How Yoga can benefit Athletes of Other Sports

Posted by admin on 29 Sep 06

All athletes can benefit from the consistent practice of basic yoga postures.

yoga for golf

There is often a misconception among athletes the power and benefits of yoga as a conditioning tool. They may have been misled by watching certain types of yoga on TV or by participating in yoga classes where only mild stretching is involved, rather disciplined practice of the classical yoga poses.

How can yoga help athletes?
Learning and practicing yoga can supports training and increase athletic capacity. Due to the nature of some sports, many athletes are subject to damaging movement patterns.

By focusing on the simple movements of basic yoga asanas and building to more complex movements, athletes can learn to correct old, damaging habits and dramatically increase their capacity and endurance.

Everyone who is introduced to yoga starts with some physical imbalances. For example, endurance athletes (eg long-distance runners or bikers) may have ease of movement in one hip or shoulder and restricted movement in the other. With high repetitions of the same movement, the difference is magnified and can cause back or knee problems. Similarly, some sports produce tightness in the front of the hips and shoulders, a condition which may lead to painful back and rotator cuff problems.

Classical yoga movements place emphasis on balance in every direction and require a full range of motion and so they easily reveal imbalances in your body. By building symmetry in your movements, yoga postures allow intensive repetition required by athletic activity and help prevent training injuries.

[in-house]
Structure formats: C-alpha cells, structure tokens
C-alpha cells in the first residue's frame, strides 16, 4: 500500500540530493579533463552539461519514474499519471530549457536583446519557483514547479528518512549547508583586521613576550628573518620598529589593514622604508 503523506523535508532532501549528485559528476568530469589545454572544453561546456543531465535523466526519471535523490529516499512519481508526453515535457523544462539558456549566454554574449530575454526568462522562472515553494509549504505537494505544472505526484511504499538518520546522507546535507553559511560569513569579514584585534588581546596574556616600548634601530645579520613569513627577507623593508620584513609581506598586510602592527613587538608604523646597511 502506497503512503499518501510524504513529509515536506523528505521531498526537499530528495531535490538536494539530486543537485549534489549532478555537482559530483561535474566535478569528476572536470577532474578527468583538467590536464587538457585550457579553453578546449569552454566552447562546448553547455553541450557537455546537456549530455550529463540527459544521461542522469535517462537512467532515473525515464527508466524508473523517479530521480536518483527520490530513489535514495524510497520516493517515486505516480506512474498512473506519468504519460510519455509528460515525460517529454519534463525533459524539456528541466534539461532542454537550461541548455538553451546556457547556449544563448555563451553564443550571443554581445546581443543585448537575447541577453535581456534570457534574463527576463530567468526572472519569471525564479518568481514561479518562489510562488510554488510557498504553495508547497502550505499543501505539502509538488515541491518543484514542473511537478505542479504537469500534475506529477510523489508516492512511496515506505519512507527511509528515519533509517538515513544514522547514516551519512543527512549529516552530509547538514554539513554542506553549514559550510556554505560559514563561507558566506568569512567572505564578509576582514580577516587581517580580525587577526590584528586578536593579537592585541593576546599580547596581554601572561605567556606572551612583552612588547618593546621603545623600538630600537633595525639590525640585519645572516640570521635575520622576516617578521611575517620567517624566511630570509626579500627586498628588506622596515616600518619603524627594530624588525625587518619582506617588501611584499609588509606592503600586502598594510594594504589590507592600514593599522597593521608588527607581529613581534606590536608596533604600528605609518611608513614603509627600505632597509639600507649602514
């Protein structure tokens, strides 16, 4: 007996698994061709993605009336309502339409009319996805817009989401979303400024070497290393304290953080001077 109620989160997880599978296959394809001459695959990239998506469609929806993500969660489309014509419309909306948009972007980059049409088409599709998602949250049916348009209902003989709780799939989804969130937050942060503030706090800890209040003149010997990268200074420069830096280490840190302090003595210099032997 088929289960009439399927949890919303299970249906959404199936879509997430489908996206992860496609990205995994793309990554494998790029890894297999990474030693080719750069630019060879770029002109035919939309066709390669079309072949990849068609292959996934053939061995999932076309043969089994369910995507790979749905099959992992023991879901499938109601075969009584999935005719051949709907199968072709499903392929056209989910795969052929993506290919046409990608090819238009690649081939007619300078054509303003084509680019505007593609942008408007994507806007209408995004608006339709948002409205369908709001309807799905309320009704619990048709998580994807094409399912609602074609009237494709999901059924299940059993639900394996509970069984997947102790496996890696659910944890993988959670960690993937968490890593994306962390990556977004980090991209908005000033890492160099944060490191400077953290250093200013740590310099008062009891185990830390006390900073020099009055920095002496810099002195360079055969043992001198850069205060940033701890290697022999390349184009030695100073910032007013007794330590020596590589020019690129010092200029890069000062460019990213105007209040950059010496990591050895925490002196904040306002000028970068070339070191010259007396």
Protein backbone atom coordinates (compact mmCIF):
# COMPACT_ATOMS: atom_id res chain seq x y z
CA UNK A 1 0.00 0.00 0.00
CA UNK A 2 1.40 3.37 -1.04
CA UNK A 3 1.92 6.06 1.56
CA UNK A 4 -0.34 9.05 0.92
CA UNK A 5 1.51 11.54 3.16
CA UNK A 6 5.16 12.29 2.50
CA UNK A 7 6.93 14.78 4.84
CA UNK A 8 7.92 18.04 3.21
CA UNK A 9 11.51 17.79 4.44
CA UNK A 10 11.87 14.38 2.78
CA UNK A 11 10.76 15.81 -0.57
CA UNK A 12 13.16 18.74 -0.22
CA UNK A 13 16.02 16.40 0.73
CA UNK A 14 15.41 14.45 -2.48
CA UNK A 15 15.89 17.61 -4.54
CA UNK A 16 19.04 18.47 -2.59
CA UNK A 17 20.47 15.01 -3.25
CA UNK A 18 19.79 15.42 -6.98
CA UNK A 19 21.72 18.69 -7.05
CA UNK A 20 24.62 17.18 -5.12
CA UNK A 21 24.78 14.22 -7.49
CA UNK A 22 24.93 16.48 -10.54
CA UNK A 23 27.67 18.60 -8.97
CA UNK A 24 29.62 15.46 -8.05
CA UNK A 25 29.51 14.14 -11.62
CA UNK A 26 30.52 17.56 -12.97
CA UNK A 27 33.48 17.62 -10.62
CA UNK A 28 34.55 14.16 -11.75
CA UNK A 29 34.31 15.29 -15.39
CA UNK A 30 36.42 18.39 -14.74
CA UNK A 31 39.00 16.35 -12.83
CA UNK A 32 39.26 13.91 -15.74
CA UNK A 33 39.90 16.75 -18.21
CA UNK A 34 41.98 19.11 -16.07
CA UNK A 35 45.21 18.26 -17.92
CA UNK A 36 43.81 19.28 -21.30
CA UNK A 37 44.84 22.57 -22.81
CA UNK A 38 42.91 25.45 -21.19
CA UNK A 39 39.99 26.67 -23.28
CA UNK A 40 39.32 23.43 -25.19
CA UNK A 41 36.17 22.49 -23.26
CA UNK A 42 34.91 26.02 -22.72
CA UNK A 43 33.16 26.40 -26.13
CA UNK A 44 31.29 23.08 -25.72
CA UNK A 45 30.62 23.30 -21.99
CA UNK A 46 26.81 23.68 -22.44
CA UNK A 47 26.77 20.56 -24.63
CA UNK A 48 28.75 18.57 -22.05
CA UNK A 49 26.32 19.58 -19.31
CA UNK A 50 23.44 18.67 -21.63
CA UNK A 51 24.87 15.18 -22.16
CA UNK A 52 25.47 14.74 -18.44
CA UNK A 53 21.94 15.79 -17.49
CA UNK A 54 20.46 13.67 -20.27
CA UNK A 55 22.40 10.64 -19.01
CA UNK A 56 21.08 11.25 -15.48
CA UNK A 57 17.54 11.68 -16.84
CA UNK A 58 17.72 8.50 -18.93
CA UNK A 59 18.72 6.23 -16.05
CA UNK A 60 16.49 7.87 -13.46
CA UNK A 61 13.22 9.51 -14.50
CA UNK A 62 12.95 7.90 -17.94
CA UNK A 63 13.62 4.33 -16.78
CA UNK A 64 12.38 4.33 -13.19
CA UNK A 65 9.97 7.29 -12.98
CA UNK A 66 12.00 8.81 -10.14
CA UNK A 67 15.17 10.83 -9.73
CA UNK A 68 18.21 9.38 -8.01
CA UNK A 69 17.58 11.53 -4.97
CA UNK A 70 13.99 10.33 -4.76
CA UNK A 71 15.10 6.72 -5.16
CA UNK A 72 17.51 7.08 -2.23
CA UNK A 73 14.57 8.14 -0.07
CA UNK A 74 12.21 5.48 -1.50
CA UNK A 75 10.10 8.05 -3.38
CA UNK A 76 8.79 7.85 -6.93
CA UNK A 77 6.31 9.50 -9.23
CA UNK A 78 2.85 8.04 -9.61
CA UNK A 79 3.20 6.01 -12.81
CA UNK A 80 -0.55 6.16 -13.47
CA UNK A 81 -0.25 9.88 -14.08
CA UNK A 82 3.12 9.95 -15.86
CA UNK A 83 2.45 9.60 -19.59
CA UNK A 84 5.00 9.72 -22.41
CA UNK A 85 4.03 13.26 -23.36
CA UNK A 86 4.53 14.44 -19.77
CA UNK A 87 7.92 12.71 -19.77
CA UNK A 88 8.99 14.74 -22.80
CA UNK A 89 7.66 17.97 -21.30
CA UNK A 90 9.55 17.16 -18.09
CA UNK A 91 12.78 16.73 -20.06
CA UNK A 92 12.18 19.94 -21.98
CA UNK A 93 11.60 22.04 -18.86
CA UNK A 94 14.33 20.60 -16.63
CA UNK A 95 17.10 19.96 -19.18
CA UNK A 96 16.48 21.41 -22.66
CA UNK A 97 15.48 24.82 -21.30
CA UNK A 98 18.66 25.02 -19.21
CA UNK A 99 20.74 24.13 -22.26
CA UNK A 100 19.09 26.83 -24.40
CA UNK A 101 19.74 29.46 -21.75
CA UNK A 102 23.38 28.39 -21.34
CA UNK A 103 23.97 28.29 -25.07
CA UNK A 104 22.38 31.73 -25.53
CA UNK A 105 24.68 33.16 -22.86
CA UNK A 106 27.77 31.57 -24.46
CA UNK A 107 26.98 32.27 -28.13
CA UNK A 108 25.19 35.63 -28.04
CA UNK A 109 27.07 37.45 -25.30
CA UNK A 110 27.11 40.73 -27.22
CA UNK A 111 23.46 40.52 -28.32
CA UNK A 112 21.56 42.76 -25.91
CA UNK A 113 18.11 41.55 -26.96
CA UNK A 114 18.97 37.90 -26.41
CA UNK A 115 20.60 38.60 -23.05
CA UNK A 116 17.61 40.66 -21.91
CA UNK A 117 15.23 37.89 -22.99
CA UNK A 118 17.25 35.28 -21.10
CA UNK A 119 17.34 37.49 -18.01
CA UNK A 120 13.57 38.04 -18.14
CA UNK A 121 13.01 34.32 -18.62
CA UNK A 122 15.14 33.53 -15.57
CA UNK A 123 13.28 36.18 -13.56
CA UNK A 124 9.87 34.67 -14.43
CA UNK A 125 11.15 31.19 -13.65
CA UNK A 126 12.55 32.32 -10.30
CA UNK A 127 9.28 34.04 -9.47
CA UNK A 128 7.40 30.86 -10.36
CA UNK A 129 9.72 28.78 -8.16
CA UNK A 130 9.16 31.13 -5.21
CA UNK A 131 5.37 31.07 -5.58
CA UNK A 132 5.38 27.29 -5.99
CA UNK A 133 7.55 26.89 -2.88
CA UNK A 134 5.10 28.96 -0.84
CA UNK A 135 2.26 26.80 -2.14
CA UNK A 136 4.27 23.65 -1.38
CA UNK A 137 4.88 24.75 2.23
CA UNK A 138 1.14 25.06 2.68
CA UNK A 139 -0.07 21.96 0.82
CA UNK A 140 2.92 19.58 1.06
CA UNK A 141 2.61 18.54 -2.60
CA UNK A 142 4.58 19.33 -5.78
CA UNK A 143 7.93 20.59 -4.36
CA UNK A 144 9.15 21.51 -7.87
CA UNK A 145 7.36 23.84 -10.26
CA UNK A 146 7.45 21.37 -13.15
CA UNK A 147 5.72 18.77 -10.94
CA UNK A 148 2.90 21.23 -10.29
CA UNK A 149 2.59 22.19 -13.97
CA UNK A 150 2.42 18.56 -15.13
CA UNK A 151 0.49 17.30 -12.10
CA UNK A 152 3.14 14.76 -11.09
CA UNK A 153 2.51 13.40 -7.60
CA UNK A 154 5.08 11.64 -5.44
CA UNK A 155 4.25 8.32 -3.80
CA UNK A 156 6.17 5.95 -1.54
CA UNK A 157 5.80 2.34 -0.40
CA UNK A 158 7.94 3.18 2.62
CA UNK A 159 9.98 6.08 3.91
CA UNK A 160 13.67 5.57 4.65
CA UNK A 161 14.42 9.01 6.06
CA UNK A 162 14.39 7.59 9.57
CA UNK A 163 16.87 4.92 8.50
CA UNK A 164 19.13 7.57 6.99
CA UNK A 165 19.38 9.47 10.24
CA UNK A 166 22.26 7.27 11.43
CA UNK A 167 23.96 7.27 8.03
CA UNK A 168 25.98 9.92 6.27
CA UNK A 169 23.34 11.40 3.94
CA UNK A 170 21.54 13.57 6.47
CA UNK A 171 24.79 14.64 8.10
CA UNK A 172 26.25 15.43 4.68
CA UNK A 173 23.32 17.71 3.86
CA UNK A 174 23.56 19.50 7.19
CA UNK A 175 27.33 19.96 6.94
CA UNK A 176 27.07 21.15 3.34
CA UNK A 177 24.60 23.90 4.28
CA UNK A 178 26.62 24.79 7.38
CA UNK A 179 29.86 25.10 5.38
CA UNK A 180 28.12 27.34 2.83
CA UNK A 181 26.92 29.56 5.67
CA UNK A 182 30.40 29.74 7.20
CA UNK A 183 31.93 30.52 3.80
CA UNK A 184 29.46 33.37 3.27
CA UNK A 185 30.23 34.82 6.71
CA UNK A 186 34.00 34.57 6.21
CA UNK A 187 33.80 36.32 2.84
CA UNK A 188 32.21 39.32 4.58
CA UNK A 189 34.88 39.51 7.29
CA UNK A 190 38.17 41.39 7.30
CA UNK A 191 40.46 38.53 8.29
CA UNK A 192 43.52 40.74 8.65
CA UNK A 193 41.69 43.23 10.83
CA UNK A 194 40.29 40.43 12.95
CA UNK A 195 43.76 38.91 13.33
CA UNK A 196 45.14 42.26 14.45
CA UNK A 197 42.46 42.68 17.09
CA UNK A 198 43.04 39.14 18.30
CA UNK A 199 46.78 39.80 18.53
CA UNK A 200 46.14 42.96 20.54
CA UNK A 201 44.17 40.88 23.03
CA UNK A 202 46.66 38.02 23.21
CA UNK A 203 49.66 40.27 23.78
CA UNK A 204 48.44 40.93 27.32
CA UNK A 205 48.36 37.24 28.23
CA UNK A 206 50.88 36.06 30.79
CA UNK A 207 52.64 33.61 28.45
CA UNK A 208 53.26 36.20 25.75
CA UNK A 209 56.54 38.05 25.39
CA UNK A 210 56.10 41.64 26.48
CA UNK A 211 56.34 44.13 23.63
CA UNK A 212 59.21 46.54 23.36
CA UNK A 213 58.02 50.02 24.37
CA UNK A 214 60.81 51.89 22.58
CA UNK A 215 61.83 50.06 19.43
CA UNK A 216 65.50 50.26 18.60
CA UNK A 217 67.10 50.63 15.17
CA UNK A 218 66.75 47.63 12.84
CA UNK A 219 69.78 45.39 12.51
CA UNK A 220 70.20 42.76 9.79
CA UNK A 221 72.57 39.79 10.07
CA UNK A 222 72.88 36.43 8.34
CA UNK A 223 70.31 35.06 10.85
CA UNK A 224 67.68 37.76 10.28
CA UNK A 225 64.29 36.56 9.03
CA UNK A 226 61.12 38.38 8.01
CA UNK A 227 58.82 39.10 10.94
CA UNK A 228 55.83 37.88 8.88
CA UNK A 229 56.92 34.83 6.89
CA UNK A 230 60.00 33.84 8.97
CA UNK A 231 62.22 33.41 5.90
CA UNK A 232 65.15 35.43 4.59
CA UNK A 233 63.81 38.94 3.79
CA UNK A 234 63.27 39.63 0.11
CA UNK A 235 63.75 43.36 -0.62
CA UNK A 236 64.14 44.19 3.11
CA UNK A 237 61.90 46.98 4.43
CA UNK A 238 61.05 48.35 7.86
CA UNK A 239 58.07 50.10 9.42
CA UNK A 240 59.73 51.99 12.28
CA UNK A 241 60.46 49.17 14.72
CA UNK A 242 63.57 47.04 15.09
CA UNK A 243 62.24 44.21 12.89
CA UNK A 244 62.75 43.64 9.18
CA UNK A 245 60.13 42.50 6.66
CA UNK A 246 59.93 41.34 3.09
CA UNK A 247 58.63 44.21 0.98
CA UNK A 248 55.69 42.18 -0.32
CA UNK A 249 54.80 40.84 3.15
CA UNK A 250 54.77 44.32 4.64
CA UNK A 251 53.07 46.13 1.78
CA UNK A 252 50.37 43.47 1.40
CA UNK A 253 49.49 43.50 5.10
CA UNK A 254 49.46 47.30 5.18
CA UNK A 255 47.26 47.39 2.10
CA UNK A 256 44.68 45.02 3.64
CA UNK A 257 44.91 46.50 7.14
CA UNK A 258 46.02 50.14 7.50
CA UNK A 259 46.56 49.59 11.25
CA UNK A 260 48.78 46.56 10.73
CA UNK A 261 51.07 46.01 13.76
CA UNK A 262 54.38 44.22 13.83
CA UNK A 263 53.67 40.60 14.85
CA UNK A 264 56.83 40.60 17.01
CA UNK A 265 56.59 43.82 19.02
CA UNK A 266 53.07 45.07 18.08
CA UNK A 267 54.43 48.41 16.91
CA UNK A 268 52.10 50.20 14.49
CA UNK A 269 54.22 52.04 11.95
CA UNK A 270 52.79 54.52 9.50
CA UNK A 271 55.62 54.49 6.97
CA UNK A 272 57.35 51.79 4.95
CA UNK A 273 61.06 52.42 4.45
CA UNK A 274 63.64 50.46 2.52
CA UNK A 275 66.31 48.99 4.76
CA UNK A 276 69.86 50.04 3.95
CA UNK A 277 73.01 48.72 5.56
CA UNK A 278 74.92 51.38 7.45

Sometimes athletes can also fall into a trap when they use momentum and rotation to complete a movement so as to compensate for limitations in their range of motion. In the long run, this technique can be harmful and causes injury or sub-optimal performance.

Yoga practice requires that a student comes face to face with his or her capabilities and learn how to work effectively within those capabilities. It will help you to uncover places in your body where, despite strength, there is either instability (loose joints) or lack of suppleness. Suppleness is not the same as flexibility, but rather, it encompasses strong and fluid movement through the full range of a joint. Yoga develops strength, suppleness, awareness and alignment. It is not just about stretching.

With proper practice, yoga will help you acknowledge your current capacity, accept it and work to improve it. A good introductory yoga class will provide the instruction that is needed for you to practice those basic but important classical poses. While you do so, observe your movement patterns with awareness. This will reveal unhealthy and bad habits so that you can correct them. As an athlete, your objective would be to move in the direction of the poses and not so much to do them perfectly. Even modest and regular practice of basic poses, no matter how perfect or imperfect you do the pose, will enhance your athletic performance.

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